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“RUN THE RACE…LOOKING UNTO JESUS”

Athletes as well as dedicated individuals that consistently exercise to stay in top physical condition are respected by everyone.  Those that share their passion for physical fitness know the discipline required to maintain a work-out routine constantly.  And those of us not so inclined know that we should be more committed in the quest to be fit.

There are so many varied exercise and health options today that truly everyone can engage in some form of daily exercise.  Walking is my choice.  And, every time I walk, someone breezes past me because their choice is to be a runner. I have noticed that runners have a strong muscular development, and are “lean, mean running machines”.  Those folks have a passion that is remarkable.  Most of them, I suppose, run to prepare for the next race where they compete against their previous best time to see how much they are improving.

Paul, the Apostle, loved sports.  He often referred to sporting events in his illustrations to show Christians the parallels between physical fitness and spiritual fitness.  Being spiritually fit enables us to be sure we are “running the race” toward Jesus so we finish well……

Therefore, since we are surrounded by such a great cloud of witnesses, let us throw off everything that hinders and the sin that so easily entangles. And let us run with perseverance the race marked out for us, fixing our eyes on Jesus, the pioneer and perfecter of faith. For the joy set before him he endured the cross, scorning its shame, and sat down at the right hand of the throne of God.  (Hebrews 12:1-2).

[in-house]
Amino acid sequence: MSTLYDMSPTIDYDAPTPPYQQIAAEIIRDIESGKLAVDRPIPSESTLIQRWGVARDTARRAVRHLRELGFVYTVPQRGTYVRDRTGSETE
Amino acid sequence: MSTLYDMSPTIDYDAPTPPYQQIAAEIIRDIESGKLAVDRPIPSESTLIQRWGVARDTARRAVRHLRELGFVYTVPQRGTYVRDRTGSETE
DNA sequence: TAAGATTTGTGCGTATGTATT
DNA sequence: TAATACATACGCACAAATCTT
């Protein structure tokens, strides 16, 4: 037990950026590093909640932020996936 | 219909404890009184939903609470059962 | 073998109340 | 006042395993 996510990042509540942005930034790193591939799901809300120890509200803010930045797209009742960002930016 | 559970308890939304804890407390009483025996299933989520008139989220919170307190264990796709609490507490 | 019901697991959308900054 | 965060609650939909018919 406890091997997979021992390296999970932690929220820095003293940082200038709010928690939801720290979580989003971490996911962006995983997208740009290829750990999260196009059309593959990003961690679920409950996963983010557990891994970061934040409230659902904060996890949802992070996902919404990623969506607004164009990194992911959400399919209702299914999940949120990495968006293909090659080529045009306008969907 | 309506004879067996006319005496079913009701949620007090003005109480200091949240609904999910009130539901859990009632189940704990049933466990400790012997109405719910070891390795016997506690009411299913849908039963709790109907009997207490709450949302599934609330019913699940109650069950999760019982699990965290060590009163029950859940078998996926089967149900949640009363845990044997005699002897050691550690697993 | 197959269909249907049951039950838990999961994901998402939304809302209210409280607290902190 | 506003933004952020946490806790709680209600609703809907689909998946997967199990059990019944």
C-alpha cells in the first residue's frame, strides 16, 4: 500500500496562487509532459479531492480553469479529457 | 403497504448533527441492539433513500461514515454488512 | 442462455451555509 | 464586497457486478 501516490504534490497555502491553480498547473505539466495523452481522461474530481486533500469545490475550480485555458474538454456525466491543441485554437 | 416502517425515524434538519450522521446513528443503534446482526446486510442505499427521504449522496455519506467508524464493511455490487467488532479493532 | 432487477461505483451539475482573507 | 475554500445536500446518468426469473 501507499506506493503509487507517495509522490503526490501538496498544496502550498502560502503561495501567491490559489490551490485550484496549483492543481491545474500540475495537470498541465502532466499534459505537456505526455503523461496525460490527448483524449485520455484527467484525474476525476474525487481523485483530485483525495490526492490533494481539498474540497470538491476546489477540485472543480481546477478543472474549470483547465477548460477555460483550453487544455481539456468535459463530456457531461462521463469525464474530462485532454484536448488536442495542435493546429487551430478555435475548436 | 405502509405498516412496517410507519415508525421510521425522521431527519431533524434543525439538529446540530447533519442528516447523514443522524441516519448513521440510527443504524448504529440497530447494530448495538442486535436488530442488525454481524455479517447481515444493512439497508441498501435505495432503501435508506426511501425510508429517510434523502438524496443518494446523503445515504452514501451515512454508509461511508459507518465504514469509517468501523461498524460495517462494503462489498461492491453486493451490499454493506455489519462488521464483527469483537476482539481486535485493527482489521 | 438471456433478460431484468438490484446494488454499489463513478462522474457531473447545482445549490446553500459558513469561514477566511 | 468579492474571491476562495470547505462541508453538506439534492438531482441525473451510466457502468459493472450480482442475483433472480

A world-class woman runner was invited to compete in a road race in Connecticut. On the morning of the race, she drove from New York City, following the directions — or so she thought — given her over the telephone. She got lost, stopped at a gas station, and asked for help. She knew that the race started in the parking lot of a shopping mall. The station attendant also knew of such a race scheduled just up the road and directed her there.

When she arrived, she was relieved to see in the parking lot a modest number of runners preparing to compete. Not as many as she’d anticipated; an easier race than she’d been led to expect. She hurried to the registration desk, announced herself, and was surprised by the race officials’ excitement at having so renowned an athlete show up for their race. No, they had no record of her entry, but if she’d hurry and put on this number, she could just make it before the gun goes off. She ran and, naturally, she won easily, some four minutes ahead of the first male runner in second place.

Only after the race–when there was no envelope containing her sizable prize and performance money– did she confirm that the event she’d run was not the race to which she’d been invited. That race was being held several miles farther up the road in another town. She’d gone to the wrong starting line, run the wrong course, and missed her chance to win a valuable prize.        (D. Bruce Lockerbie, Thinking and Acting Like A Christian, p. 52.).